Bile, and lots of it if Washington D.C. can't right our ship. But you don't want to hear about that . . .
I have been tinkering with (on and off . . . for years) a full length novel. I tend to write when inspired or moved to do so. I would love to be able to carve out a couple hours a day for working on a project, but that's tough to manage right now. In the meantime, I gently massage the idea in my head and let my subconscious play around with the ideas.

Years ago the project was titled Eden, but for the last year I have selected a much strong, slightly enigmatic appelation: Lethe; it's short, lean, and powerful. 

And someday, when my muse once again drapes her arm around my shoulders, I will strike key after key in my march toward an engaging, fun, and hopefully much better selling read.


5. What advice do you have for anyone wanting to break into writing today?

Be passionate about what you want to do, about what you want to write about. Be thorough in your research, be steadfast in your convictions—it is likely there will be people who take you to task for your belief or approach.

Unless you already possess a fat wallet then don't get into writing to make money, for two reasons: your efforts will be diminshed because your focus is on fiscal payout, not your readers, and secondly, the chances are beyond astronomical that it will happen. It can happen, without a doubt, but only if your dream, if your passion, fuels you to reach that star. It's a long way from Terra Firma to breaching the ionosphere; there are stars to be grasped but be ready for the ride.

Perhaps most importantly, never stop reading. Lots of people will tell you that . . . because it's true. Read all kinds of stuff, read outside your comfort zone. Read for pleasure, and read for critical reasoning or learning. Above all, read for you.

Finally, a big "Thank You" to Ms. Galligar-Chance for the opportunity to participate here. Anyone wishing to contact me is welcome to do so, either through my blog - http://avomnia.wordpress.com/ or from my website, http://www.avomnia.com%22%3eavomnia.com%3c/a


A Review of The Light, The Dark And Ember Between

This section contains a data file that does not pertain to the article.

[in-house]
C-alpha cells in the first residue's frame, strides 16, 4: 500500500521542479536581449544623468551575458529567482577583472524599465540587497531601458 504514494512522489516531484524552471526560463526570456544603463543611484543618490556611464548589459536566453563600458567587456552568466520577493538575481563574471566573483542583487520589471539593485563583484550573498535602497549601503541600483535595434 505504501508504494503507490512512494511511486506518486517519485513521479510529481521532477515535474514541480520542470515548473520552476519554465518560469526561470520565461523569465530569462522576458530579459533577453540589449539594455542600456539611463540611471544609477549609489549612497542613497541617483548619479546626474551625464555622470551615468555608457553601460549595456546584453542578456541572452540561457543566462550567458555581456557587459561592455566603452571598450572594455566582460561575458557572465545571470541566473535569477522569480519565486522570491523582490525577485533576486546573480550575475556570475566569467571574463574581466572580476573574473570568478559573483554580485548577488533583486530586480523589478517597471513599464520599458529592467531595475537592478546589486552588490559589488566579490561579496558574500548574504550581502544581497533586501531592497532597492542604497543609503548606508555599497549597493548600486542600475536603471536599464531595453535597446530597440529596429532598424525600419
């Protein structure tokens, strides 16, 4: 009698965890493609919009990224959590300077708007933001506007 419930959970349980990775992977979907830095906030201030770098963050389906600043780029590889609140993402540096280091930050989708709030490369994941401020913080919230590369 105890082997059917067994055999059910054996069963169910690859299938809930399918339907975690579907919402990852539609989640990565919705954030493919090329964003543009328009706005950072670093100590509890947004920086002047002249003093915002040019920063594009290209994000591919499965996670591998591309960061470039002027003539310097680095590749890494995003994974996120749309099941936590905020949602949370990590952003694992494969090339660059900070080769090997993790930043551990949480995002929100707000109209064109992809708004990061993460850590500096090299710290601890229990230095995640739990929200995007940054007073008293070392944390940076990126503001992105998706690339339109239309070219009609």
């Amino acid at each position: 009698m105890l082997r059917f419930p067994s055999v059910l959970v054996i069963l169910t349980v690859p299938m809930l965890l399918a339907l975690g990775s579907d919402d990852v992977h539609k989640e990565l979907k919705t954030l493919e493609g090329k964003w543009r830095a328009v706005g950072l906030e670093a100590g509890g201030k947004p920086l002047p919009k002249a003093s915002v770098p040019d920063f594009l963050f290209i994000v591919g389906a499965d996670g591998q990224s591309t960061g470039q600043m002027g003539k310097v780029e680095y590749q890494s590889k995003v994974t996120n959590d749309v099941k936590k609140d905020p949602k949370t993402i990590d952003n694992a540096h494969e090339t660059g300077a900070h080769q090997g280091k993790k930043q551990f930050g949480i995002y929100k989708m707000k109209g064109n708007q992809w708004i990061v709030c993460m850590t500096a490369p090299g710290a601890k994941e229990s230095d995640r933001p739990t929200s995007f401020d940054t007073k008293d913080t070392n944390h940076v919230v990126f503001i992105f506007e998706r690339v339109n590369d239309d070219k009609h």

There are authors who are well-known for their short stories - Mark Twain, Ernest Hemingway, O. Henry, even John Steinbeck - and all are admired for their mastery of spinning a tale of brilliantly strung-together words. This acclaimed group can now count another author among their ranks - J.W. Nicklaus.

In his collection, titled The Light, The Dark, And Ember Between, Nicklaus presents fifteen stories that cover a complete range of emotions from joy to sorrow, love to hate, and all the often gray areas in between.

Among these fifteen treasures can be found a little something that everyone can relate to. Among them -  Emissary and Requiem For Lenny both tell of love's enduring grace even beyond death; Streetlamp is one's man's reflection on life's challenges; Paper Doll follows a love that has quietly flourished since childhood, and Broken is the heartbreaking tale of how love overcomes tragedy and betrayal. My favorite story of the book, Winter Rose, is a beautiful story of a homesick soldier, a war that unbelievably brought out the best in people and a little girl who received the protection and love she so desperately needed.

J.W. Nicklaus' stories are treats that are to be savored, mulled upon and re-read again and again - with each reading offering forth a new glimmer of delight or insight each time. I highly recommend this collection for those who enjoy well-crafted writing.



My thanks to J.W. Nicklaus for providing the review copy of his book, and for participating in the interview for Men's Week.

2 comments:

J.W. Nicklaus said...

I can't believe I missed "belief" in the last paragraph, writing instead "believe." DOH!

Short of my poor oversight, I am genuinely grateful for your review. It appears that the stories did their job, evoking or provoking where they should.

I'm not out to get millions of readers, but if I can capture them one by one soon enough I will have the best of followers and fans.

Thank you again for the opportunity to interview . . . and of course, the wonderful review ;^)

Sharon's Garden of Book Reviews said...

I fixed it!

Thank you for participating! I hope readers will check out your writing, and I hope for many more words to come from your pen! (or fingers!)